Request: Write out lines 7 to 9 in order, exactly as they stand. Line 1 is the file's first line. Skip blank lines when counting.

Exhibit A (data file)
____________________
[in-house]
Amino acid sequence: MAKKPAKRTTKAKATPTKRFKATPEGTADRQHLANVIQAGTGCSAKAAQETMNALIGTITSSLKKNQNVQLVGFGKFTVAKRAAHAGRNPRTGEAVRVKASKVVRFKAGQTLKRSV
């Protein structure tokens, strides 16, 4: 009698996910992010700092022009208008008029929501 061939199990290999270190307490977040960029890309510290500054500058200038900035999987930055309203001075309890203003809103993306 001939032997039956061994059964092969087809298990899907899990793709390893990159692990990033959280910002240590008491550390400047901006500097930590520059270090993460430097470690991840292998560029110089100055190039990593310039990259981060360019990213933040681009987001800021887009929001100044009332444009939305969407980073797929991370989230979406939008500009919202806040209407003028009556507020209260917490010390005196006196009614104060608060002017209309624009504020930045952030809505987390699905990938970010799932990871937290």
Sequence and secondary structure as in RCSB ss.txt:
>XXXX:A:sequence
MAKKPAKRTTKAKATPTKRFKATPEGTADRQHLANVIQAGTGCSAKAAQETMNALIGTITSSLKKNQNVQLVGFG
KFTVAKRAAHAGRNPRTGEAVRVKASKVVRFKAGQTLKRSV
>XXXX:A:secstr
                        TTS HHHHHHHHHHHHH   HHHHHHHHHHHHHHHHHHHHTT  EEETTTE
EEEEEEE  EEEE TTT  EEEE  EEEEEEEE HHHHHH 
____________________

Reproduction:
KFTVAKRAAHAGRNPRTGEAVRVKASKVVRFKAGQTLKRSV
>XXXX:A:secstr
                        TTS HHHHHHHHHHHHH   HHHHHHHHHHHHHHHHHHHHTT  EEETTTE